Asa Ray Darby.Kansas is primarily a great agricultural State, and he who has successfully devoted himself to that line of endeavor within its confines for over fifty years, certainly has contributed to the greatness of the commonwealth. Such is the distinction of him whose name introduces this review. Asa Ray Darby is a native of the Buckeye State, born August 25, 1847, in Monroe county, Ohio. For a more extended review of the Darby family history see biographical sketch of Philip Darby, which appears elsewhere in this volume.
Asa Ray was about eleven years of age when the family came to Kansas and settled in Washington county, and here, surrounded by pioneer life on the frontier of the then rapidly developing West, the boy spent that formative period of his life which develops character and self-reliance. When the family came to Washington county the entire population of the county numbered about twenty. There were many Indians here yet, and there were considerable Indian troubles in the adjacent counties on the west during the '60s, but none of any importance in the vicinity of the Darby homestead, except periodical Indian scares. There was plenty of large game, including deer, antelope, wild turkey and buffalo, and while not a professional hunter, Mr. Darby has frequently hunted buffaloes. He received his early education in the public schools and attended school in the log school house at Washington, Kan, which was the first school building in that vicinity. When he was twenty-one years of age he took a homestead in township 2, range 2, and began farming for himself, according to the style of farming in those days, and has been continuously engaged in farming and stock raising ever since, and has met with a very satisfactory degree of success. He owns one of the best farms in the county, which is located in Mill Creek township.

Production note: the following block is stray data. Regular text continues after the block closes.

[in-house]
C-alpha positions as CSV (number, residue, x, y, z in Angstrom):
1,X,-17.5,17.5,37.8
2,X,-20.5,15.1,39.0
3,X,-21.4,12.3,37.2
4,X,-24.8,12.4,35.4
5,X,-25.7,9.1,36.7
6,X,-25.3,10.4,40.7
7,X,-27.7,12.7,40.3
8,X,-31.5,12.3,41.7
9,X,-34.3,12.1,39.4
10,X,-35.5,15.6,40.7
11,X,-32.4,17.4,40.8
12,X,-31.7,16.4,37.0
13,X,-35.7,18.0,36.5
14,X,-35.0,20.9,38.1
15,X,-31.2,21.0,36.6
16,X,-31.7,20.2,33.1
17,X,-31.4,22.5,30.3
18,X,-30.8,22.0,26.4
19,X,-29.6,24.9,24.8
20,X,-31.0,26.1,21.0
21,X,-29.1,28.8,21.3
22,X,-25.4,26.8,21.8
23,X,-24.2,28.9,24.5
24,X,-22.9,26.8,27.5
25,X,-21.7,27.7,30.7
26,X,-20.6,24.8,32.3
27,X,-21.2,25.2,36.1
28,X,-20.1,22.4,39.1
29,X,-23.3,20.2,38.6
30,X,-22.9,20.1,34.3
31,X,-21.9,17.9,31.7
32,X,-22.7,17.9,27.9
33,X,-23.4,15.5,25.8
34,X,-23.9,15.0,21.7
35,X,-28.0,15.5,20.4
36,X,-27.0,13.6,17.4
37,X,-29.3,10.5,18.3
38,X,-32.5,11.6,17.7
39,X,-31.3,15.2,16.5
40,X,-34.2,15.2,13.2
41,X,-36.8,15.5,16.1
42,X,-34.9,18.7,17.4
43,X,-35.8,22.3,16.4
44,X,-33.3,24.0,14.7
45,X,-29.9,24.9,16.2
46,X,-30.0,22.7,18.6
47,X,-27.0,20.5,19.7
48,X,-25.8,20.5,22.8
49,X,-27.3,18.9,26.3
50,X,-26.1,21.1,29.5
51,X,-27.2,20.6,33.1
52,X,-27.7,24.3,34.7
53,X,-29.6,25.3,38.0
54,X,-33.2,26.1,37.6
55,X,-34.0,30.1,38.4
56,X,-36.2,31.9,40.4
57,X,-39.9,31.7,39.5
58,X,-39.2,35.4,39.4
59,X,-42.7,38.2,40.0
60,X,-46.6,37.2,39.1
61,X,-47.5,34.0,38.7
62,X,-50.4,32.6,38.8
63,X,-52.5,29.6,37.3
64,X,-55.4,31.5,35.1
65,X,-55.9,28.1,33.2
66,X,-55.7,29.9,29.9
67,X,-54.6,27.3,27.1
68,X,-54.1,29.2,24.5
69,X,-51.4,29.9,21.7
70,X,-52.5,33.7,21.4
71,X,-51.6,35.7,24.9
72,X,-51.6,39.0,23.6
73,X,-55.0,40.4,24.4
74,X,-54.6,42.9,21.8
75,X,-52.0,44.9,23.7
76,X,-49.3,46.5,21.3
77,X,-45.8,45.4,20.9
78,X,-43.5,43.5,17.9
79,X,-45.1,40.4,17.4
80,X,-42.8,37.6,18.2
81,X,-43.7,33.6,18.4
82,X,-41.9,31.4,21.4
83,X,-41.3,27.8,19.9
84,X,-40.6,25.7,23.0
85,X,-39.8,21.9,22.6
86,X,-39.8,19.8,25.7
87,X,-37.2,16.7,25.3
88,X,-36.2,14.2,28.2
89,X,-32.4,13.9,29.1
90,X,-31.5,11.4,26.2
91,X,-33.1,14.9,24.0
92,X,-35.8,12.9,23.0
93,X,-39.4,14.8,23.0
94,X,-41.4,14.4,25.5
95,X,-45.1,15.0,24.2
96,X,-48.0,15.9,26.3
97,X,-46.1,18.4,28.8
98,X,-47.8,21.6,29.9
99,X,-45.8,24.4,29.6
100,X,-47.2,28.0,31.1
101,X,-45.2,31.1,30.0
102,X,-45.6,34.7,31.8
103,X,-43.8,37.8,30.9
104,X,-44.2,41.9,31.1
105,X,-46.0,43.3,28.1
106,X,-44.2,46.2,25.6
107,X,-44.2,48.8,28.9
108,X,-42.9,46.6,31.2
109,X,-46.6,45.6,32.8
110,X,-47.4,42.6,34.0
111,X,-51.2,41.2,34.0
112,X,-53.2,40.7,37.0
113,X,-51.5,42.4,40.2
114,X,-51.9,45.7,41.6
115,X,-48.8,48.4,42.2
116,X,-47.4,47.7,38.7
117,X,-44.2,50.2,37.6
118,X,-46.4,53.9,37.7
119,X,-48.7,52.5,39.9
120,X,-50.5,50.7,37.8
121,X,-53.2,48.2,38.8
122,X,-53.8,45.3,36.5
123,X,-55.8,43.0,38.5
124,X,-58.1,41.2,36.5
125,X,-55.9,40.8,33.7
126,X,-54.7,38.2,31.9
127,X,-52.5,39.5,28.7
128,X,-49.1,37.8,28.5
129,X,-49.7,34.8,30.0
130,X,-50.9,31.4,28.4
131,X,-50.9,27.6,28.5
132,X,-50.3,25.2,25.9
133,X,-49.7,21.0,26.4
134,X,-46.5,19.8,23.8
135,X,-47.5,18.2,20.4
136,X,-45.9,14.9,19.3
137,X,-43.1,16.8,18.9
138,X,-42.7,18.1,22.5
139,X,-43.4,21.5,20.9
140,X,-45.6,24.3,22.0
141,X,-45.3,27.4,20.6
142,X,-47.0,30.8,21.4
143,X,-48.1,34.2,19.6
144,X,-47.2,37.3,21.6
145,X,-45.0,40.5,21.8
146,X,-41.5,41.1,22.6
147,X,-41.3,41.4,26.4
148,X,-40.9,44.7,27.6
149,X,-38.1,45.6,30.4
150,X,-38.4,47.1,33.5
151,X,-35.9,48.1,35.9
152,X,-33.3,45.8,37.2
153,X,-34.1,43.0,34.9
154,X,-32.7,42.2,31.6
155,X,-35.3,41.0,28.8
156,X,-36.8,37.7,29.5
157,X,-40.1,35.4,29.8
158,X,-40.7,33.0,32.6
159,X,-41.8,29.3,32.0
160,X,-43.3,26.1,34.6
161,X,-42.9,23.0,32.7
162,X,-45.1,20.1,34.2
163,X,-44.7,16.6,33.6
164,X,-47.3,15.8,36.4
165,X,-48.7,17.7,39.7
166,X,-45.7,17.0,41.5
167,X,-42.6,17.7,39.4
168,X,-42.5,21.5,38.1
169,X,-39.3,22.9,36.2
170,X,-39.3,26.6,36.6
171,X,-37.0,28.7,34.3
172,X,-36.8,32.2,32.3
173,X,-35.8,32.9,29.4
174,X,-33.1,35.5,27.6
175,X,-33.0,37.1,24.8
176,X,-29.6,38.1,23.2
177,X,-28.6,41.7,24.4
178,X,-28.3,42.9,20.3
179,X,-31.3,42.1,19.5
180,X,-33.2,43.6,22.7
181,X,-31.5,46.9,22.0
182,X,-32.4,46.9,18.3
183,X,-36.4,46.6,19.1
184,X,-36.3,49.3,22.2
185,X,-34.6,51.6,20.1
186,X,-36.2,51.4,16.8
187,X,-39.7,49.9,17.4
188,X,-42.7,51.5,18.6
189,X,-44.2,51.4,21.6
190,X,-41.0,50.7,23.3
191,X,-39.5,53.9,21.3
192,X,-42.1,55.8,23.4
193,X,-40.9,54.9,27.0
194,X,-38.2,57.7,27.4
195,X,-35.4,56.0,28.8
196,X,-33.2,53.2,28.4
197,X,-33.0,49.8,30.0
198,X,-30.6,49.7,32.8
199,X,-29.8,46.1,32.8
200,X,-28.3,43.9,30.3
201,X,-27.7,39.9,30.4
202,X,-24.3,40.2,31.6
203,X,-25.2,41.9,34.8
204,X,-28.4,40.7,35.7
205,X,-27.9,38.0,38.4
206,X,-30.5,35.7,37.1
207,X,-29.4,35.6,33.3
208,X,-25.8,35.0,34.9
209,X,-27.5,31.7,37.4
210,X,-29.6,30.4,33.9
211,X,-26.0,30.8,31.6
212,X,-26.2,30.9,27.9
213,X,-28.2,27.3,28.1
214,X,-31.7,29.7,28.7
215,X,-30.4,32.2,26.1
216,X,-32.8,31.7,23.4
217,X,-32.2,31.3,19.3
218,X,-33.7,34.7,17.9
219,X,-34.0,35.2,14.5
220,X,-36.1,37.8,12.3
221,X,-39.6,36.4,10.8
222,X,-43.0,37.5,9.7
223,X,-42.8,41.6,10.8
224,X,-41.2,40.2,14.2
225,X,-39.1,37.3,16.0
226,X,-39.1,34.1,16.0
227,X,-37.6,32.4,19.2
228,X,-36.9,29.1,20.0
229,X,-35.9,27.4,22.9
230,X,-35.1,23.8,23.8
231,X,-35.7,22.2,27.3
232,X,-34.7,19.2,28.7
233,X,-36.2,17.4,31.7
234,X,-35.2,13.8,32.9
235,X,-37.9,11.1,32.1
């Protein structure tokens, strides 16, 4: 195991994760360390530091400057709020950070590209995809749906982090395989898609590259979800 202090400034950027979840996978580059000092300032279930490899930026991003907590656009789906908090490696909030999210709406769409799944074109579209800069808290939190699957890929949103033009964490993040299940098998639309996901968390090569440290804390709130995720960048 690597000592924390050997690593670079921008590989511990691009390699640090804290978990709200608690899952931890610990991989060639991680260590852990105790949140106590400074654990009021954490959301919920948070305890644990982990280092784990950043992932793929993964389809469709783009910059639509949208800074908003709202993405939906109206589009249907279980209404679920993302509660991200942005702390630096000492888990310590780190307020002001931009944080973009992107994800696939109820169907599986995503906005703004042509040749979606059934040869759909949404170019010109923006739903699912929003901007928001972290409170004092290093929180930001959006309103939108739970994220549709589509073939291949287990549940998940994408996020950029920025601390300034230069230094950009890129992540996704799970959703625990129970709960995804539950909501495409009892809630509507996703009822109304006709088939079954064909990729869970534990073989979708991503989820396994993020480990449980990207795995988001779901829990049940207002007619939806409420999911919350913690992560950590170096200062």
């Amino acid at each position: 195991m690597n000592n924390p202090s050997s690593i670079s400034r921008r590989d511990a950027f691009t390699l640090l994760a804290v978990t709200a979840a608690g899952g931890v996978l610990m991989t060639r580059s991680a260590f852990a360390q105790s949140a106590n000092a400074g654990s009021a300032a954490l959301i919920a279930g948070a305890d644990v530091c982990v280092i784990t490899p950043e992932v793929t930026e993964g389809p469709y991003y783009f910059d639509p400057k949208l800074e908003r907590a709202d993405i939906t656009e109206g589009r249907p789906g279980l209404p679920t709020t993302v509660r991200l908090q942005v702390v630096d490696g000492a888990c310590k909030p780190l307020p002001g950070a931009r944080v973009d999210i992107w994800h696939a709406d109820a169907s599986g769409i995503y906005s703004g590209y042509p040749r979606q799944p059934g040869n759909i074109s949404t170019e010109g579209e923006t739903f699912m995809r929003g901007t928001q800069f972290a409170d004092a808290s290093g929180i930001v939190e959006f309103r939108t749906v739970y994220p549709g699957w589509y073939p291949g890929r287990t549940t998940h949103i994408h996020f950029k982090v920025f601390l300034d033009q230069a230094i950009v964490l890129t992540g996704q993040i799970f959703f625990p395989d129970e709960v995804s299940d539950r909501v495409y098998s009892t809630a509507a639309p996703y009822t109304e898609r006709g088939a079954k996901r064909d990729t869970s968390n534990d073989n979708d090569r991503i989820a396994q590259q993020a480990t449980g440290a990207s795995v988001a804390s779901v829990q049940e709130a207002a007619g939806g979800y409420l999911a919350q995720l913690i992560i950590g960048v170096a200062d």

Mr. Darby has been twice married. On September 2, 1887, he married Clara B. Hayworth, a daughter of John and Louisa Hayworth, the former a native of Indiana and the latter of North Carolina. Mrs. Darby was born in Iowa, where the family were farmers. They came to Kansas in 1885 and settled in Washington county, where they still reside. To Mr. and Mrs. Darby were born three children: Vernon Ray, a barber in Munden, Kan.; Herbert O. W. and Winifred May, both at home. The wife and mother died January 4, 1904. Mr. Darby married, on January 11, 1911, Sarah E. Garrett. She is a daughter of James and Mary Garrett. Her father was a native of Scotland and her mother of England. Mrs. Darby was born in Illinois and came to Kansas with her parents about 1880, settling in Washington county. They are both now deceased. Mr. and Mrs. Darby are members of the Methodist Episcopal church, of which he is a steward. Politically he is a Republican.Pages 558-559 from a supplemental volume of Kansas: a cyclopedia of state history, embracing events, institutions, industries, counties, cities, towns, prominent persons, etc. ... / with a supplementary volume devoted to selected personal history and reminiscence. Standard Pub. Co. Chicago : 1912. 3 v. in 4. : front., ill., ports.; 28 cm. Vols. I-II edited by Frank W. Blackmar. Transcribed October 2002 by Carolyn Ward. This volume is identified at the Kansas State Historical Society as microfilm LM196. It is a single volume 3.
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